FDA authorises the first Covid-19 antibody test

Cellex wins the race to get the FDA’s buy-in for a blood test to pinpoint immunity.

Policy and regulation

The FDA has granted emergency use authorisation to a steady stream of diagnostics for active Covid-19. On Thursday it also granted an EUA for a serological or antibody test, capable of identifying people who have had a previous coronavirus infection, and who are therefore likely to be immune to the disease. 

Developed by Cellex, this immunoassay and others like it will be crucial in helping the US recover from the pandemic, since it will allow those with a positive result to go back to work. However, scale-up will be a major challenge for the small private company. More importantly it should be remembered that an emergency authorisation does not amount to a determination by the FDA that a test has been proven accurate.

Cellex’s submission for an EUA is intriguing since in March the FDA said antibody tests did not require this authorisation, and indeed at least one other is already in use in the US. The agency said serological assays may be used without its oversight, provided they are clinically validated and not used as the sole method to diagnose an infection. Cellex clearly thought it was worth getting authorisation anyway – perhaps for marketing purposes.

Cellex’s assay can detect IgM and IgG antibodies against the coronavirus in serum, plasma or whole blood – the latter will most often be used, in the form of a fingerstick. IgM antibodies to the coronavirus are generally detectable in the blood several days after initial infection, the FDA said, while IgG antibodies become detectable later, after the infection has cleared.

The company’s R&D labs are based in North Carolina, where it also has a manufacturing facility – but Cellex also has an FDA-compliant manufacturing site in Suzhou, China. The tests will actually be performed at the point of care. 

Becton Dickinson is also selling a fingerstick antibody test in the US, though without an emergency authorisation. This test, which was developed by BD’s partner BioMedomics, will be available this month. BioMedomics claims sensitivity of 88.7% and specificity of 90.6% for the test. On April 2 BD received an EUA for a different test – one that picks up viral RNA in a sample taken from a patient’s nose or throat.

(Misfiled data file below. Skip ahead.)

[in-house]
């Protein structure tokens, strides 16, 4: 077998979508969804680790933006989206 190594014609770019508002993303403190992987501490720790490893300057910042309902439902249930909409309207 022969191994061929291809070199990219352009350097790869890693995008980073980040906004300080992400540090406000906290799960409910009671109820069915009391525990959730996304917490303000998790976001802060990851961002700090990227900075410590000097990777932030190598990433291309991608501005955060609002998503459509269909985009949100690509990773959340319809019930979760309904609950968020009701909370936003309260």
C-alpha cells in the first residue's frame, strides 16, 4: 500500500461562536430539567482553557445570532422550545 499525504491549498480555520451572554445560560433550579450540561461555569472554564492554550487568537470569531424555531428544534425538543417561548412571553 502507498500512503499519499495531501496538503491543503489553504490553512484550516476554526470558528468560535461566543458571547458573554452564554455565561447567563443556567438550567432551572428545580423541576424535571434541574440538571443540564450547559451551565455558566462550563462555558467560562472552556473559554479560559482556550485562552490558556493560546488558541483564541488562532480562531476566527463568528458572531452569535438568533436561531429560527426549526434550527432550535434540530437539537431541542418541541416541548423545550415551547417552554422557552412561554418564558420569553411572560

Capacity

One important question is whether these tests are reaching enough patients in the US. According to Leerink analysts, more than 1.7 million molecular diagnostics for the coronavirus have been performed in the country so far, with the number growing by around 100,000-120,000 per day. Consequently the number of confirmed cases has continued to rise: in New York, the positive rate is now 40%.

But the rate of expansion of viral RNA testing is slowing as Clia labs reach capacity. With the outbreak of Covid-19 in the US still far from levelling off, this will be a problem – and granting authorisation to more tests will not alleviate it. The availability of a new molecular test is unlikely to come alongside the opening of a new Clia facility.

Still, the availability of the serological tests is a positive, since they will take up little or no Clia lab space. Moreover, along with being able to return to work, people with proven immunity will be able to donate plasma to be processed into an emergency therapy for active Covid-19 patients. 

But accuracy is the critical point. This has derailed efforts to launch antibody tests in the UK: the country's health secretary Matt Hancock, admitted last week that several tests under investigation had failed to produce accurate results.

Leerink analysts write that tests with sensitivity and specificity of more than 95% would have “significant potential”. It is salutary that the BD test, one of the very few immunoassays for which accuracy figures have been revealed, does not meet this standard.

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